Biden headed to East Asia

Updated: 2013-11-05 11:28

By Chen Weihua in Washington (China Daily USA)

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As US Vice-President Joseph Biden prepares for his second trip to China in a little more than two years, how the two largest economies handle their relationship in the Asia-Pacific region has again become a hot topic.

The White House announced on Monday that Biden will visit Japan, China and the Republic of Korea in the first week of December. And in Beijing, the vice-president will meet with key Chinese leaders to consult on global and regional issues of mutual interest.

Bonnie Glaser, a senior adviser for Asia at the Center for Strategic and International Studies, a think tank in Washington, said implementing the agenda items agreed upon at the fifth Strategic and Economic Dialogue (S&ED) should be a high priority.

During the S&ED held in Washington in July, the two countries pledged to cooperate more in a wide range of economic, trade and security fields. The talks came just a month after Chinese President Xi Jinping and US President Barack Obama met in Sunnylands, California, where they vowed to build a new type of major country relationship and defy the historical rivalry between a rising power and an existing one.

The two countries also agreed to start formal negotiation of a bilateral investment treaty. While the US sees this as a potential opening of the large service sector in China, China believes such a deal will better protect the increasing Chinese foreign direct investment in the US.

Biden, who last visited China in August 2011, has a good personal relationship with Chinese President Xi. He accompanied Xi when he visited the US in February 2012 as China's vice-president.

Biden will be the most senior US official to visit China after the upcoming third plenum of the 18th Chinese Communist Party Central Committee on Nov 9-12, where a number of economic reform measures that show the country's direction in the next decade are expected to be announced.

The denuclearization of the Korean Peninsula will be a key topic. Glaser said there should be a clear understanding reached on what steps Pyongyang must take for Six-Party Talks to resume, following Chinese envoy Wu Dawei's visit to Washington and the subsequent US-Japan-ROK meeting on the issue.

Other diplomatic efforts to restart the Six-Party Talks are under way, with ROK's nuclear envoy Cho Tae-yong in Washington on Monday to meet US Special Representative for North Korea Policy Glyn Davies. Cho will also visit China this month.

Last week, Kim Hyong-jun, vice-foreign minister of the Democratic People's Republic of Korea (DPRK), visited Beijing to talk with Chinese officials about resuming talks.

The DPRK has repeatedly expressed its willingness to resume talks without preconditions. But both the US and the ROK insist that the DPRK should first take meaningful steps to denuclearize before any talk could resume. China has urged the US to show more flexibility to first restart the Six-Party Talks, which have been suspended since 2008. The talks involve the DPRK, the ROK, China, the US, Japan and Russia.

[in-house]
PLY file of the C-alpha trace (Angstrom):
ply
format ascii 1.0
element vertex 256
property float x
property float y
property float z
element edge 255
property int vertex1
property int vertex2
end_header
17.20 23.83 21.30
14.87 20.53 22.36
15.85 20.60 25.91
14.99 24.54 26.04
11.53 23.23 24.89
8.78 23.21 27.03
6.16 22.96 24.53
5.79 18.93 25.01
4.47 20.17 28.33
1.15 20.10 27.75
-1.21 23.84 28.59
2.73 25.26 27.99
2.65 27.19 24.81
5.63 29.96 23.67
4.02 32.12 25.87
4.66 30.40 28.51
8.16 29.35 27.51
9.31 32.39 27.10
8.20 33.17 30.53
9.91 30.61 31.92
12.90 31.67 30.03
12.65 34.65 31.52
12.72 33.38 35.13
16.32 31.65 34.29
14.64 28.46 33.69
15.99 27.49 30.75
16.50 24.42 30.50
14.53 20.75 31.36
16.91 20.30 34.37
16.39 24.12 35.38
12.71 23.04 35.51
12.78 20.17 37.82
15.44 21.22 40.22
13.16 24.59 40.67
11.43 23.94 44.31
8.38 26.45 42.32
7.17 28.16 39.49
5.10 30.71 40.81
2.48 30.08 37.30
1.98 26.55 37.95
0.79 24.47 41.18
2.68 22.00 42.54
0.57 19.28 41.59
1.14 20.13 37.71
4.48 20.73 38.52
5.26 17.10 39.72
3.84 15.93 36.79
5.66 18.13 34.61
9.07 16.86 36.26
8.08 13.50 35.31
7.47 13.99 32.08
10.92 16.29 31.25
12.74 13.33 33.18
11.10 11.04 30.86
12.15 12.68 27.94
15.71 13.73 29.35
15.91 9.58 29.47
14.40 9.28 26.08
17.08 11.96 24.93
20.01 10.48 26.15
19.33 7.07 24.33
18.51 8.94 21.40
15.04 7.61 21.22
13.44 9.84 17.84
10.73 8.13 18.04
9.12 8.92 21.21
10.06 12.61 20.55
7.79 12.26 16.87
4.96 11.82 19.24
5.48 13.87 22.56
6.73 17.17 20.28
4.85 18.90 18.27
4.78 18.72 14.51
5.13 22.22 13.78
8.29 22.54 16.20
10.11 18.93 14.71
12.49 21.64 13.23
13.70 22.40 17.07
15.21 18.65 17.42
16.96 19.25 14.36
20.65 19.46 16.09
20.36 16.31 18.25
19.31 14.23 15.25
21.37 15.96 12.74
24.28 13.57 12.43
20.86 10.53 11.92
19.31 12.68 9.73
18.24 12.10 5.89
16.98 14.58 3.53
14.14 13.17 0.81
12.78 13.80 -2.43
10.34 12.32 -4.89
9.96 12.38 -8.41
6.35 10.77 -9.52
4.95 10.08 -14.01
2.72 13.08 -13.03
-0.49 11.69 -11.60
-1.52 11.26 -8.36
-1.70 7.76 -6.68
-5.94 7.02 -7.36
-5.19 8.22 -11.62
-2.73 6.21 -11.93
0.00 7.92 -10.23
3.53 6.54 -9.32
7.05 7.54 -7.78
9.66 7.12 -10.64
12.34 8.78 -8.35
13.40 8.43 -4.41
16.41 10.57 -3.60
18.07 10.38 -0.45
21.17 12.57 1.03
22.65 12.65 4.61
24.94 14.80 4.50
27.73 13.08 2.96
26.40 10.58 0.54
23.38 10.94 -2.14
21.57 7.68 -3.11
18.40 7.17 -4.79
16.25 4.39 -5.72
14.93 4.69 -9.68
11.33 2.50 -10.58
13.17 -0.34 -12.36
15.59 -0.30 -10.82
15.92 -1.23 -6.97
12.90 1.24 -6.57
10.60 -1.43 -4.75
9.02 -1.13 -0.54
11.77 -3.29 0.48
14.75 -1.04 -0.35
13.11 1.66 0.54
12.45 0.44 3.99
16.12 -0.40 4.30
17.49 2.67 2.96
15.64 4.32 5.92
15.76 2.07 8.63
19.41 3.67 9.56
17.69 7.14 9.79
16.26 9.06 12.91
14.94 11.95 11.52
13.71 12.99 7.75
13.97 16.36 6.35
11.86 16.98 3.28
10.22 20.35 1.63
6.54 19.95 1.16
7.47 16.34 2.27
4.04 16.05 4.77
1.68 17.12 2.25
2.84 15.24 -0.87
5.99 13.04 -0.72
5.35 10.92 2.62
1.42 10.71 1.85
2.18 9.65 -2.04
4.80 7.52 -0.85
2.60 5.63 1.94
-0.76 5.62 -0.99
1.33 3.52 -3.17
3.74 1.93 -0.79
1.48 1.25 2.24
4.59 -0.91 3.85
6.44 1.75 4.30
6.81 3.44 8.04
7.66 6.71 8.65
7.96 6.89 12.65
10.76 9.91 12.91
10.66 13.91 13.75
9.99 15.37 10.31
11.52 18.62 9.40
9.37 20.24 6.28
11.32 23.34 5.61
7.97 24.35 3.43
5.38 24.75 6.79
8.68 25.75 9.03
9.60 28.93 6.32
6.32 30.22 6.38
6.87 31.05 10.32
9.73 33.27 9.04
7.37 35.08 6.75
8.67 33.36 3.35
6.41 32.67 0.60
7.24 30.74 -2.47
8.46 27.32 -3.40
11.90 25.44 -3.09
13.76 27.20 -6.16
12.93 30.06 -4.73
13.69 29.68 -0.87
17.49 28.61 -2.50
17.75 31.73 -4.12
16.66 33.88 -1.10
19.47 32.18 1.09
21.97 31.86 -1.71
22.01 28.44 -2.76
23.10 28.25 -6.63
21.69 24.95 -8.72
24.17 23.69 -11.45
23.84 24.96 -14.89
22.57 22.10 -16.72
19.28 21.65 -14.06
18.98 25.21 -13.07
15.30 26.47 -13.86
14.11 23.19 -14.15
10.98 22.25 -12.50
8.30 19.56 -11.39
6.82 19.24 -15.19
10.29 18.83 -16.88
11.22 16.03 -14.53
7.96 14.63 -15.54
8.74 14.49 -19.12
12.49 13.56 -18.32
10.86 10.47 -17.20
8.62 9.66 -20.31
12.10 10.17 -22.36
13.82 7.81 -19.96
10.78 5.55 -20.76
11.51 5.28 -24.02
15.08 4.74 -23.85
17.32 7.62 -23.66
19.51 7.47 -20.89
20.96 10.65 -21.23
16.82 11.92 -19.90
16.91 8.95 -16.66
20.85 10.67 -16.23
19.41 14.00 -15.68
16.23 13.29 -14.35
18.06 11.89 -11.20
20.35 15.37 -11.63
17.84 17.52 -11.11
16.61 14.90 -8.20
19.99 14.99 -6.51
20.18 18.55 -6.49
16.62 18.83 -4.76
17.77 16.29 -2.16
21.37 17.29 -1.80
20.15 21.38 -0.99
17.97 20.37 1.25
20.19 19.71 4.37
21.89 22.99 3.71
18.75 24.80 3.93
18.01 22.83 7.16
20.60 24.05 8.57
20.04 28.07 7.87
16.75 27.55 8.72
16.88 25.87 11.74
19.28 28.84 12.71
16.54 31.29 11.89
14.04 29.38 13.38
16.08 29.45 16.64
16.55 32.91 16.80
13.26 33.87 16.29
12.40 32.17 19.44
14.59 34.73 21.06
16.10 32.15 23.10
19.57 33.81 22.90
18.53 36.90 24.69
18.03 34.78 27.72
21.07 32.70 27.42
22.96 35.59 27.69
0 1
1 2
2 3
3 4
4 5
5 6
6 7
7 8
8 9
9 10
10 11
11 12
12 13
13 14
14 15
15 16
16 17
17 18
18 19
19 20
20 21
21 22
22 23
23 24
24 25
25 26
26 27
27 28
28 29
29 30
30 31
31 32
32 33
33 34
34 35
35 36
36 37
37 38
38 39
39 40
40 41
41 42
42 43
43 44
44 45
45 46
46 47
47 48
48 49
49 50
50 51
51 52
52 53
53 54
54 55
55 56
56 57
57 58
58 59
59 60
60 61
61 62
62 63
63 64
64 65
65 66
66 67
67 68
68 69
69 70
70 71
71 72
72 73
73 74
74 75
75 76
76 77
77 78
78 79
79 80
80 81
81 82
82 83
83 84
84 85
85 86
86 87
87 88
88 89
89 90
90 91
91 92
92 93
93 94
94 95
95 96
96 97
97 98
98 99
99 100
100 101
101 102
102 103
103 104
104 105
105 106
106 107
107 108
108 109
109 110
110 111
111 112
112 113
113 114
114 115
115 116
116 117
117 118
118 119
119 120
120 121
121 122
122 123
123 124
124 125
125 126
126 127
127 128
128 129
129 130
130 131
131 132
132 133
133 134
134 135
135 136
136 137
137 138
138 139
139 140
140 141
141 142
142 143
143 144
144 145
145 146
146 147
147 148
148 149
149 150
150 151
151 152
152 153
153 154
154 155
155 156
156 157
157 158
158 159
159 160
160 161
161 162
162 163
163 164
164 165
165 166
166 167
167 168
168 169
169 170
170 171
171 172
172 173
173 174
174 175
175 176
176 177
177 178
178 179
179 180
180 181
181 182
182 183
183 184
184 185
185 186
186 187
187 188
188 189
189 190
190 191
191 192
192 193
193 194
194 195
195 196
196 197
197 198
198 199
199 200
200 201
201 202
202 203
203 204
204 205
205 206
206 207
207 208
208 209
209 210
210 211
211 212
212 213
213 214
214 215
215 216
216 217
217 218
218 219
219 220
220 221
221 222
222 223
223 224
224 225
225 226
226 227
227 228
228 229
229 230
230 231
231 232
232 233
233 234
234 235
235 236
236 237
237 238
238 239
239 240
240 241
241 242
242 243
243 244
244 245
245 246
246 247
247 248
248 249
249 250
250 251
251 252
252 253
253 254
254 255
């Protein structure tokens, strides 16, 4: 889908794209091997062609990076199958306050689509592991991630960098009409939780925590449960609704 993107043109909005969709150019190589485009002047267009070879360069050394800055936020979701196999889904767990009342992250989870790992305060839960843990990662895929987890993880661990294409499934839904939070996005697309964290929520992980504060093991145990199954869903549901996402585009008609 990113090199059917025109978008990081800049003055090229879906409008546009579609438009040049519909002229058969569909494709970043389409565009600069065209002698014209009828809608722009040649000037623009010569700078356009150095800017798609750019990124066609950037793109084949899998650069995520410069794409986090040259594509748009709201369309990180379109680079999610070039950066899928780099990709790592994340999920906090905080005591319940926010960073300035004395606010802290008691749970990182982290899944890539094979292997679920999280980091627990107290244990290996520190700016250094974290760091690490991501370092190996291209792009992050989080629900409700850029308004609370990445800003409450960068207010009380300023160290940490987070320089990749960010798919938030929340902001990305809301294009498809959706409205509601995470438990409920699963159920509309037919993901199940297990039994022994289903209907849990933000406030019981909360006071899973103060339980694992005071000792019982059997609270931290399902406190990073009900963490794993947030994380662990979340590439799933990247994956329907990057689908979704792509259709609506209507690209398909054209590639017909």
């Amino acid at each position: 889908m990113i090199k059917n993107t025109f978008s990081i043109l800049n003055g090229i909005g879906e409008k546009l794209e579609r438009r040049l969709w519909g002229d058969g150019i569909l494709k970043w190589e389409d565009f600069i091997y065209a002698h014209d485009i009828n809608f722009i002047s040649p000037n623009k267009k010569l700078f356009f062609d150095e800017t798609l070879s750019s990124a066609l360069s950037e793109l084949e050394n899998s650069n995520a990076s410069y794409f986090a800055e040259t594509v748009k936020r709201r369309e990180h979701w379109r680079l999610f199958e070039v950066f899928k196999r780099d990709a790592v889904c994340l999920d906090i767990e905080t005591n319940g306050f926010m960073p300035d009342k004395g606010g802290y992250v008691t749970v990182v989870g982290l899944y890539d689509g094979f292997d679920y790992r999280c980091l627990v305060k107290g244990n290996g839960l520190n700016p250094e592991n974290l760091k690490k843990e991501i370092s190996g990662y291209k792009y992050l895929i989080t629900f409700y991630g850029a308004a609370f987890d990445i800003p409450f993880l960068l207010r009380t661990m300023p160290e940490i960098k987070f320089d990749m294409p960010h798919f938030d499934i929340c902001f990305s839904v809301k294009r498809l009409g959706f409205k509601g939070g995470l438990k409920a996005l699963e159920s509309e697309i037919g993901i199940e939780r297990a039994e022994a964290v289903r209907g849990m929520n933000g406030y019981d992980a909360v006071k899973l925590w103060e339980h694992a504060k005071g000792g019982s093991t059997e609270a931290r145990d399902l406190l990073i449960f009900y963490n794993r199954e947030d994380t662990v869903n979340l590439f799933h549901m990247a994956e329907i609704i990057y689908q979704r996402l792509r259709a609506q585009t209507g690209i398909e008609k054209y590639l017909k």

While China and the US have seen more cooperation on the Korean Peninsula, the two countries still don't see eye-to-eye on the US pivot to Asia policy.

Glaser said she hoped both sides will exchange views on development on their policies toward the Asia-Pacific region.

"China should explain its just-held high-level meeting on periphery diplomacy and Biden can provide an update on the US rebalancing to Asia," Glaser said.

Some analysts believe Biden's trip to the three East Asian nations is intended to emphasize the US commitment to its pivot to Asia policy. Obama's cancellation in attending two Asia summits and visiting four Asia nations last month - due to the impending threat of the government shutdown - has been regarded as a setback in Obama's commitment to the region.

The US has found itself in a dilemma over the Diaoyu Islands territorial dispute between China and Japan. Tensions have been high since the Japanese government nationalized the islands late last year and refused to acknowledge that a dispute over the sovereignty of the islands even exists, something that deeply upsets many Chinese.

The White House said Biden will discuss with key leaders in Tokyo a broad range of issues, focusing on progress towards a high-standard Trans-Pacific Partnership agreement, seeking further momentum on key alliance goals and discussing a range of regional and global challenges.

Hugh White, a professor of strategic studies at the Australian National University and a former senior defense official in Australia, described the US pivot to Asia policy as a failure.

He said the US should take China seriously and replace the pivot with a policy that works, calling for the US to share power with China in Asia.

White expressed his concerns over a possible trajectory of rivalry between China and the US. He said Australia does not want to choose between its relationship with the US and its relationship with China, and he believes the whole of Asia thinks the same.

"There is no good future for Australia unless we can preserve the relations we have with the US, and the relationship we've developed with China and develop them further in the coming decades," he said at the Kissinger Institute on China and the US at the Wilson Center on Friday.

(China Daily USA 11/05/2013 page1)